5 years, 5 months ago.

Switching MOSFETs to control RGB LEDs

I'm trying to control an RGB LED strip with a 12v rail (so the LEDs need to be shorted to ground to turn on). I'm using 3 IRFR9N20D MOSFETs to act as a switch to take the PWM output from my mbed to ground and in turn switch on my LEDs. I have the drain on the LED, Source on ground, and the Gate on the PWM pin. and a 12K bleed resistor across the Gate and Source.

For some reason I can't get the LEDs to turn on using this method. Has anyone else tried this before?

I used the sample code from here (https://developer.mbed.org/users/4180_1/notebook/rgb-leds/) to get me up and running but no luck!

2 Answers

5 years, 5 months ago.

Those fets have maybe a bit high threshold voltage for the 3.3V from an mbed. Something like this: http://www.adafruit.com/products/355 would be better suited.

That said, it is unlikely it would cause the LEDs to not turn on at all.

I assume your RGB LED strip is indeed common cathode? Or anode, I always confuse them, but the one where the common one is 12V? (They normally are, so I expect that to be the case).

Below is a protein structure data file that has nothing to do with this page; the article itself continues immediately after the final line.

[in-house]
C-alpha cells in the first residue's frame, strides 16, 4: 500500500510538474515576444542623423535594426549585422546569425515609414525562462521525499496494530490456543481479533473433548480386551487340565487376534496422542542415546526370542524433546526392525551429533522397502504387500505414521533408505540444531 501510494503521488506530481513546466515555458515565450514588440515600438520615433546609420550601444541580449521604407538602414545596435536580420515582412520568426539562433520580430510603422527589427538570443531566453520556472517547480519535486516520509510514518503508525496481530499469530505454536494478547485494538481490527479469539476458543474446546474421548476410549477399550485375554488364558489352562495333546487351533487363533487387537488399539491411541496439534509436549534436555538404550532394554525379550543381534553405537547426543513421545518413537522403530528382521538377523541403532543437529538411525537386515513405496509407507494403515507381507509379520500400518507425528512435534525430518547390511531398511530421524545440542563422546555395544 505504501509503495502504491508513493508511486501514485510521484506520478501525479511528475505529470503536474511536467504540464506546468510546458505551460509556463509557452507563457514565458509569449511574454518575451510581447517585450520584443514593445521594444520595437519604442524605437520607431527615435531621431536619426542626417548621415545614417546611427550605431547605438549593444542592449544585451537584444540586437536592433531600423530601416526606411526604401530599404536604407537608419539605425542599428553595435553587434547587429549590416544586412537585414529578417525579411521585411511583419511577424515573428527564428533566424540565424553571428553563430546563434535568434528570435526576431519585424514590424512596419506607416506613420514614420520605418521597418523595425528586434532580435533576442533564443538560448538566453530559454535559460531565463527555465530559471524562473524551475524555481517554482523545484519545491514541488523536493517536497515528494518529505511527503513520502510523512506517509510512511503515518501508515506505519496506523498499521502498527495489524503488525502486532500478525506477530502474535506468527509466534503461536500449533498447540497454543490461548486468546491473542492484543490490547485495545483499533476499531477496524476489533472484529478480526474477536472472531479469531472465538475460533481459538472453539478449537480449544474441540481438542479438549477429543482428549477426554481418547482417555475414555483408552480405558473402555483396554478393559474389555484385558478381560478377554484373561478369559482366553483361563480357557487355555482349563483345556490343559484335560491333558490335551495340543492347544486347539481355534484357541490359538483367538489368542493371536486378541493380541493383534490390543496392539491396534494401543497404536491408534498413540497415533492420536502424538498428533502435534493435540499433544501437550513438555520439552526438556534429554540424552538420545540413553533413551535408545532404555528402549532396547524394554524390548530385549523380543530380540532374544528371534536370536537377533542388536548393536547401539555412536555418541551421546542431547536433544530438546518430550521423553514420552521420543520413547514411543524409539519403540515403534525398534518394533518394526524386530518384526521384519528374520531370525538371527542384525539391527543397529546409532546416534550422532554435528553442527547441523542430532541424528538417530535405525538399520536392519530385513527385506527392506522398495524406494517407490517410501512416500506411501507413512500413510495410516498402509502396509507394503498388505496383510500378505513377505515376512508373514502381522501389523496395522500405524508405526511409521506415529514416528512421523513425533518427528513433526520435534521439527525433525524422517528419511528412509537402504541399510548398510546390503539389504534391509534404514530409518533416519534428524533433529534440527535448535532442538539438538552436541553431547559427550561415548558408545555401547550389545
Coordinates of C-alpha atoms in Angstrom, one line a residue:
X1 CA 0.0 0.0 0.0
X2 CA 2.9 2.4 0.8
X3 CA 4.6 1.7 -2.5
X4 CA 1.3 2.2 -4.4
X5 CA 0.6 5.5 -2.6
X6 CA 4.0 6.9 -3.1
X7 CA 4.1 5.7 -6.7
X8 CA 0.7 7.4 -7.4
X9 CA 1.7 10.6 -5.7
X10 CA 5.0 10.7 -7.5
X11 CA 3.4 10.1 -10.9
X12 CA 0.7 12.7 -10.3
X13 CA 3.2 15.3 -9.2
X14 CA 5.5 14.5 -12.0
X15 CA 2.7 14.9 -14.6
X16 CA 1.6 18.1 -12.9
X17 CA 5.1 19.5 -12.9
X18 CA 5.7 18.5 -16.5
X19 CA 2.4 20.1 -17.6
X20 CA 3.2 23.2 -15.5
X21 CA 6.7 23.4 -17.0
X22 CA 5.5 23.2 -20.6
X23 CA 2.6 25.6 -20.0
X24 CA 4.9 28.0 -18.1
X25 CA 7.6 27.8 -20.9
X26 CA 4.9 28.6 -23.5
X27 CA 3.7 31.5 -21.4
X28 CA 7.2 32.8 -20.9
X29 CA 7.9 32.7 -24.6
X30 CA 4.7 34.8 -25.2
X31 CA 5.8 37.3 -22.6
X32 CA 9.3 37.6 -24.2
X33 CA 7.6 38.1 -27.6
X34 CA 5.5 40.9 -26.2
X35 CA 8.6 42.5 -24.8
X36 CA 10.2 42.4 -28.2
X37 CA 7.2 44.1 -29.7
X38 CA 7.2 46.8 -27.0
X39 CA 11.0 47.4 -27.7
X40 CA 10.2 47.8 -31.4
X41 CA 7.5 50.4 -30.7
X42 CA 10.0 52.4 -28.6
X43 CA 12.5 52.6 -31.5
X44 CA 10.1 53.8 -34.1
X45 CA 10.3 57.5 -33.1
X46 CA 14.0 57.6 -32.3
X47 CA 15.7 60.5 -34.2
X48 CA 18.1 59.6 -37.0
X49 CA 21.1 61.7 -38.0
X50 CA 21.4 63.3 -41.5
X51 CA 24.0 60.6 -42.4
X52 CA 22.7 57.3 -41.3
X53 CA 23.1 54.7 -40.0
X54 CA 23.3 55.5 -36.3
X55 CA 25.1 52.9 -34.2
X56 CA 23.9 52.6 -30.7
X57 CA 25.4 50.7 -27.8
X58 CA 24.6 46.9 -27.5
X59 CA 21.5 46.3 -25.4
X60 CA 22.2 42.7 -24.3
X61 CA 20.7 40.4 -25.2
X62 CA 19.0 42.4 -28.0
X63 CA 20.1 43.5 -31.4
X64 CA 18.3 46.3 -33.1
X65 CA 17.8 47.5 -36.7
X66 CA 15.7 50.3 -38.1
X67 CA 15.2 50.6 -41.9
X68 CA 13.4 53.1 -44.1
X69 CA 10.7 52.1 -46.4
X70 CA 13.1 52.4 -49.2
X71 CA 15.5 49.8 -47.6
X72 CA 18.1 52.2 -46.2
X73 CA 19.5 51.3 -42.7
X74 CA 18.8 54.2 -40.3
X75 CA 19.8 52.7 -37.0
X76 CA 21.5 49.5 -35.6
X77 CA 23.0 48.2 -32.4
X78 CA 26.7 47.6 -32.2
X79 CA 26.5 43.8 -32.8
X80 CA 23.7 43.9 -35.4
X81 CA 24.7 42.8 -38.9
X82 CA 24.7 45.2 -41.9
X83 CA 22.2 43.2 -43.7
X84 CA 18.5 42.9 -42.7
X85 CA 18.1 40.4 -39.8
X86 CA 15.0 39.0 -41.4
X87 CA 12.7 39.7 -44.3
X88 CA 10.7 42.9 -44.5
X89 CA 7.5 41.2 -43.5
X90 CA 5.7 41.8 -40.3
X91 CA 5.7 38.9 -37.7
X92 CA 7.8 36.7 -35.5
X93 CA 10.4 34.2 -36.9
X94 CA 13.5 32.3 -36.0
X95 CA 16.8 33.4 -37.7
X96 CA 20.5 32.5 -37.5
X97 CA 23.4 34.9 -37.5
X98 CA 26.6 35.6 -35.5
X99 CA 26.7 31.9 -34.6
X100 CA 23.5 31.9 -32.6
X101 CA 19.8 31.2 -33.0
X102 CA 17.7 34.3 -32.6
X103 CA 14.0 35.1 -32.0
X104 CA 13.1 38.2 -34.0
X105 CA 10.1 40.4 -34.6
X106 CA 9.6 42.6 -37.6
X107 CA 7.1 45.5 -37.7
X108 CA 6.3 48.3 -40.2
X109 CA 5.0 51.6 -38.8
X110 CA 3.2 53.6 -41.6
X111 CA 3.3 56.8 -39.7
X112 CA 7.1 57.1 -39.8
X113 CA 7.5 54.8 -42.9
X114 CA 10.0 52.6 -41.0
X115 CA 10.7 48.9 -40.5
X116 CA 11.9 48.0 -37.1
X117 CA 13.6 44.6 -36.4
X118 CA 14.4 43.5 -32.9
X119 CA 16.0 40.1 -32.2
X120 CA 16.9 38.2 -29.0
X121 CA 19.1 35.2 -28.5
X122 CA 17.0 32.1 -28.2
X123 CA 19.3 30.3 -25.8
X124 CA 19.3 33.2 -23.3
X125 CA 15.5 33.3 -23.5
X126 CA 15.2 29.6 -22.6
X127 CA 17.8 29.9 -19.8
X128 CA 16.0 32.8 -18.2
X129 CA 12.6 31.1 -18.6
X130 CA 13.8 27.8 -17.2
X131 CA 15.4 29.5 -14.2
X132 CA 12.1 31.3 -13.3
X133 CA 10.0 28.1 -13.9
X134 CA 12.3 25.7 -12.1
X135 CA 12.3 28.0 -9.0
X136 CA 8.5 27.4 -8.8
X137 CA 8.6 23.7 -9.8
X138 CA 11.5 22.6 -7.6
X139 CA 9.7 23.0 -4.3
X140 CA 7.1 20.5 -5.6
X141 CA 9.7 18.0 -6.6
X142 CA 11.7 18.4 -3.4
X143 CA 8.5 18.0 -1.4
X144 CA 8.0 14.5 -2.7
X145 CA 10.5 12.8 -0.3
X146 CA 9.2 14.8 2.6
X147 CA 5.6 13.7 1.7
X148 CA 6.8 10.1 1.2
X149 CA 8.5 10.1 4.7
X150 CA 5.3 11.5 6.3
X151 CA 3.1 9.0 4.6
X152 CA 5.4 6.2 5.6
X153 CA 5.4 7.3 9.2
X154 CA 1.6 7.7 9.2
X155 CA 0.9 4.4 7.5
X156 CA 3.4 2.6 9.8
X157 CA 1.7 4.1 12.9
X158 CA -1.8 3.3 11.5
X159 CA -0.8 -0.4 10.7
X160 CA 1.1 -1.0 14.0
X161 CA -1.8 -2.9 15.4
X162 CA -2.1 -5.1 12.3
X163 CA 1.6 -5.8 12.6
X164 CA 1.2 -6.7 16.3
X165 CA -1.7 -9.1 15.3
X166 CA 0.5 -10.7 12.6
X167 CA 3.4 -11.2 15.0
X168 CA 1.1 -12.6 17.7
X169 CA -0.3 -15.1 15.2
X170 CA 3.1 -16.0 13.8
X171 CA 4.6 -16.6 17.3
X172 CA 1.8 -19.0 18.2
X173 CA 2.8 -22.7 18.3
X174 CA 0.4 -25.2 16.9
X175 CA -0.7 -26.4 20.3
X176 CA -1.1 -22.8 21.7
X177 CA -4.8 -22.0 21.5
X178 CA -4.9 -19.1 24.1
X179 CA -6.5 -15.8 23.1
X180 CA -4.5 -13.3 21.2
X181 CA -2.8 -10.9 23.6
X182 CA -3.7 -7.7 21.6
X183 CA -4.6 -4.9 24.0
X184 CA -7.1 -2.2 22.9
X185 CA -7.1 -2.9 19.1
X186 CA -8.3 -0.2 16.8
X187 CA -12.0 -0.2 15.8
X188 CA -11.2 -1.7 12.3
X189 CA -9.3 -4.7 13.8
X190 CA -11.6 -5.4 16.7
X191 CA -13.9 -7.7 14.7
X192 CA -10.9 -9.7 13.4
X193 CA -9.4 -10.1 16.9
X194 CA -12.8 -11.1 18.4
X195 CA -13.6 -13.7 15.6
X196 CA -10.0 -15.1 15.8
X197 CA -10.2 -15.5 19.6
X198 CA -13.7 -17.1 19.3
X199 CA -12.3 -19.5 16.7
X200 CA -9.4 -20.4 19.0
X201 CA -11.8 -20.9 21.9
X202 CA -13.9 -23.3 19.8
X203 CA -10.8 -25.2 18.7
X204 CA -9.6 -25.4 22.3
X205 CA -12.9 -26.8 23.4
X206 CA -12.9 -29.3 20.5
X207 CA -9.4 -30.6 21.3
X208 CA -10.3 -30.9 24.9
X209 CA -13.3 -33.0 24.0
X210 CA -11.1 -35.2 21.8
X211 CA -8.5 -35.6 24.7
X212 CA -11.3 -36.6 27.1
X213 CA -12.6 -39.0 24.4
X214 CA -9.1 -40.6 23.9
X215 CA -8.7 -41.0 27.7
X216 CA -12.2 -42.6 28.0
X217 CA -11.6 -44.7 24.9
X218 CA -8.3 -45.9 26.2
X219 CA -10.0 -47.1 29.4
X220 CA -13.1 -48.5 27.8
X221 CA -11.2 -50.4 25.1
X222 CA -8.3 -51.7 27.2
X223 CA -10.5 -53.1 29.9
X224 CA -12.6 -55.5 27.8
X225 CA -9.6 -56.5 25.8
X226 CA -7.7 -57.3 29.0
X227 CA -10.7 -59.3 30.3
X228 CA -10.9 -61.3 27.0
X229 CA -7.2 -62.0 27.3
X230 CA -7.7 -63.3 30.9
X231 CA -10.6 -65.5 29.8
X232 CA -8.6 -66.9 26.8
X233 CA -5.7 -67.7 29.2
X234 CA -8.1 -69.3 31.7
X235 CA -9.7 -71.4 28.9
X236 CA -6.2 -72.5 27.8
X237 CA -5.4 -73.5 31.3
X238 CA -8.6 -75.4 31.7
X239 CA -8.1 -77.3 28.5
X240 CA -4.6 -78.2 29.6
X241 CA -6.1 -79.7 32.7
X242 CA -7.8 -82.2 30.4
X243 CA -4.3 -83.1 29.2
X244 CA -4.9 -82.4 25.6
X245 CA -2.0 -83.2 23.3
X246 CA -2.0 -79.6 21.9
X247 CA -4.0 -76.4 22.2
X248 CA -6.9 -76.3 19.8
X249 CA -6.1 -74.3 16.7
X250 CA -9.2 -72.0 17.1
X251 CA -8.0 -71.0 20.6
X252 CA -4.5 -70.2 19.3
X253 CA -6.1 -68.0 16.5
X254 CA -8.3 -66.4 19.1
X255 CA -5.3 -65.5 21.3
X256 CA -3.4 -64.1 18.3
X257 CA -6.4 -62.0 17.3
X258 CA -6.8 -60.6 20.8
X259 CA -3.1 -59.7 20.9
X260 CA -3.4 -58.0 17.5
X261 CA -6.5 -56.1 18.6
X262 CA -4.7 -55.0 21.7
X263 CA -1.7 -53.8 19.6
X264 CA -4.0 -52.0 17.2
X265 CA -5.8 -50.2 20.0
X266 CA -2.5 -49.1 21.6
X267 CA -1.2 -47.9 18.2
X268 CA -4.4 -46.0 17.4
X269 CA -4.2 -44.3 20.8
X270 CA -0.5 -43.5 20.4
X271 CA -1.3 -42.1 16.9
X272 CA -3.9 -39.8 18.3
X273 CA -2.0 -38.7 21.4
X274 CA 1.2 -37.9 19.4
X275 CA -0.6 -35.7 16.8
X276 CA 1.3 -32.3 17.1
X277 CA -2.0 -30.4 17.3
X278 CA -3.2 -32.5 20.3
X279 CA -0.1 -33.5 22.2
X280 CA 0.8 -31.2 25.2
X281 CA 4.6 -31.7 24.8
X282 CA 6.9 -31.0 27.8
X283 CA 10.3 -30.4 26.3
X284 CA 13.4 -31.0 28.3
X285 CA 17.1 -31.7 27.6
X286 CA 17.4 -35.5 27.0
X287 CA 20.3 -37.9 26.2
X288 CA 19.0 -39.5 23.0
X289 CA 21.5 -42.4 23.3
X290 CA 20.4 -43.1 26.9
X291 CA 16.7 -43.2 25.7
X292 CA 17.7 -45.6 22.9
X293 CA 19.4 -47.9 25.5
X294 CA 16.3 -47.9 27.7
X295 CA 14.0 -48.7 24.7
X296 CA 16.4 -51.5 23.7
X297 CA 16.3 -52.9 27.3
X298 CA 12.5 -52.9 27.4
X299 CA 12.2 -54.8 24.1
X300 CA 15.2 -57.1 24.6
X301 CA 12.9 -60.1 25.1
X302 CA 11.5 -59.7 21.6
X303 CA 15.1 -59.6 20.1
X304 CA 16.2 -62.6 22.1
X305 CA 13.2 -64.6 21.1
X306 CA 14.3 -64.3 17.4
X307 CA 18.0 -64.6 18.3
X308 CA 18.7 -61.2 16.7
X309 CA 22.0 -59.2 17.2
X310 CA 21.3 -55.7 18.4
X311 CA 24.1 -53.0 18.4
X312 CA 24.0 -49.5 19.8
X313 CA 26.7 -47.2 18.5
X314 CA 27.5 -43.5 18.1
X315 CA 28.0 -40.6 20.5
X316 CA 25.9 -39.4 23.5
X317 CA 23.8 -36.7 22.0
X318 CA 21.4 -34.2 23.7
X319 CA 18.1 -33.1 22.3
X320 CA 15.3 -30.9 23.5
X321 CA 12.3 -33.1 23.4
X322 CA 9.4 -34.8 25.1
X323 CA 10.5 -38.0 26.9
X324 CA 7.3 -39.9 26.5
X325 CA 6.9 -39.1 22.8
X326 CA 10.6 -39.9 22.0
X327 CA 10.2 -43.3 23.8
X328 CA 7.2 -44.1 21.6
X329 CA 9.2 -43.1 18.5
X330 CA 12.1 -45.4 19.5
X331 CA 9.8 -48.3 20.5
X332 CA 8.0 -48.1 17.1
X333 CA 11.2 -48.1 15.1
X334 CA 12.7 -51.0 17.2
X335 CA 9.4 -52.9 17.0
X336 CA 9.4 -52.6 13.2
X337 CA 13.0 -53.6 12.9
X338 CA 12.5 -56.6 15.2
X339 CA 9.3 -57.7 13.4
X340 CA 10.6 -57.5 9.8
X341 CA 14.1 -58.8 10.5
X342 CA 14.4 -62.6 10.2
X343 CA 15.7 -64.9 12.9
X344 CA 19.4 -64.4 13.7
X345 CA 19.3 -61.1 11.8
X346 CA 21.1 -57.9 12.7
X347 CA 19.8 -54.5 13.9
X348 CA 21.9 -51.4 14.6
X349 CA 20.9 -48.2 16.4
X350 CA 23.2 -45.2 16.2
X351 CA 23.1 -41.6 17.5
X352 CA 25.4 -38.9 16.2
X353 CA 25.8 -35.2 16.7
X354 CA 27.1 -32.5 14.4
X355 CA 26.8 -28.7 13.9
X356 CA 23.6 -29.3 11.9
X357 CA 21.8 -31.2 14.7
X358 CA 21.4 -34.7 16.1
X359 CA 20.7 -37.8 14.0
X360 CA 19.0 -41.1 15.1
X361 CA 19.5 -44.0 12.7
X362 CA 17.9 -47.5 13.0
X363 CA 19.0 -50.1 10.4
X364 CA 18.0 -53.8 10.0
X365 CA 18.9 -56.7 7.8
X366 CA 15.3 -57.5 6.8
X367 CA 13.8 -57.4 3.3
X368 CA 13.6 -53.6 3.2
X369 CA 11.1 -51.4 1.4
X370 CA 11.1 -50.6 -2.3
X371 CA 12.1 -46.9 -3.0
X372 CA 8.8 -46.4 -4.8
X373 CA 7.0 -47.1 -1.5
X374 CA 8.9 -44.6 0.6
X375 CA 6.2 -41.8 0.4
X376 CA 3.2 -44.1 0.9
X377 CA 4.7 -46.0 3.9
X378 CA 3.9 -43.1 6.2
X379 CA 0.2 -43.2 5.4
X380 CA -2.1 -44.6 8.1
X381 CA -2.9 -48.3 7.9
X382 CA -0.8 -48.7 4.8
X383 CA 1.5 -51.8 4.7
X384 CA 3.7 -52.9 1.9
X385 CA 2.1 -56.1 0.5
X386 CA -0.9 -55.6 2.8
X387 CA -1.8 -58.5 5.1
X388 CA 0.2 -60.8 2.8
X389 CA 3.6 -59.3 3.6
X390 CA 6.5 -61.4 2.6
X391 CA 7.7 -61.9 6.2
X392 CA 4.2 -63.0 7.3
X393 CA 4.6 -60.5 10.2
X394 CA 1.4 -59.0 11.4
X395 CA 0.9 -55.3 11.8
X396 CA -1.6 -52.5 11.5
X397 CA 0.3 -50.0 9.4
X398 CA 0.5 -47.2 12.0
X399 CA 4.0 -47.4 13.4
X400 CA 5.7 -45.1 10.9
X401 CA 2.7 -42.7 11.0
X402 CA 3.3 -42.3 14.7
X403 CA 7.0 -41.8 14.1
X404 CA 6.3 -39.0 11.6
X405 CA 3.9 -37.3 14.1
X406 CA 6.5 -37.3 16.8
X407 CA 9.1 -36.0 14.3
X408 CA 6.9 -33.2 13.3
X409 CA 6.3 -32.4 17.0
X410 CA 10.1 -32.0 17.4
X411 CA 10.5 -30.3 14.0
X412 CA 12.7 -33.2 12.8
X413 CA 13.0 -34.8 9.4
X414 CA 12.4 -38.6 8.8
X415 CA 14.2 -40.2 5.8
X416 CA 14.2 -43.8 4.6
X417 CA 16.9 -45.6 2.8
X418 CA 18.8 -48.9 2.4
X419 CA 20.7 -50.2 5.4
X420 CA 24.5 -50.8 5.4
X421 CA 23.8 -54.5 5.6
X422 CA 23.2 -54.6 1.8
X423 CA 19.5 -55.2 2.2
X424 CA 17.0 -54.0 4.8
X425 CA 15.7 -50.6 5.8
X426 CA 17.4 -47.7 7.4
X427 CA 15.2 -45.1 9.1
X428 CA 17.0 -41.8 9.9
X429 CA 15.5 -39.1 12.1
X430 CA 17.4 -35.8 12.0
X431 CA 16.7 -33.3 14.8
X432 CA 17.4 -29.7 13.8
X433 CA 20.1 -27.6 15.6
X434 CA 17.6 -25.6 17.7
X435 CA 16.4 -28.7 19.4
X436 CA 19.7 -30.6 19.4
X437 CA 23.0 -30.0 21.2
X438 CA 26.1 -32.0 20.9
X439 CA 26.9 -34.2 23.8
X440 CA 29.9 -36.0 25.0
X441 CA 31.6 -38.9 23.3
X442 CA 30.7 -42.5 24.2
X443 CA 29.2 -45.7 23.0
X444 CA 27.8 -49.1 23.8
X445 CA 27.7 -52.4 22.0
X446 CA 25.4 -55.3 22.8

Then it is time to get out the multimeter and just start measuring. Although first let your program just set those pins permanently high. So: What is the voltage on the gate of your transistors? On the source? (Assuming you don't use the source as your ground connection, what you actually should do). The 12V? How about the voltage over the LEDs? Or at the drain of your mosfet.

5 years, 5 months ago.

Looks like the issue is a poor choice of FET.

Looking at the datasheet for the IRFR9N20D the Vgs threshold (The voltage above the source that the gate must reach to start to switch on) is somewhere between 3.0 and 5.5V depending on voltages, temperature, part to part variation etc... An mbed output will normally be between 3.1 and 3.2V.

In other words your FET is always off.

For situations like this where you want simple and reliable rather than MHz speeds you normally want to go a volt or so over the threshold in order to make sure the FET is fully on so try to find a part with a Vgs of around 2V (or less) and you should be good. Just about any FET will be able to cope with 12V and LED currents so look for small signal or low voltage parts rather than ones intended for power applications, they will have lower threshold voltages.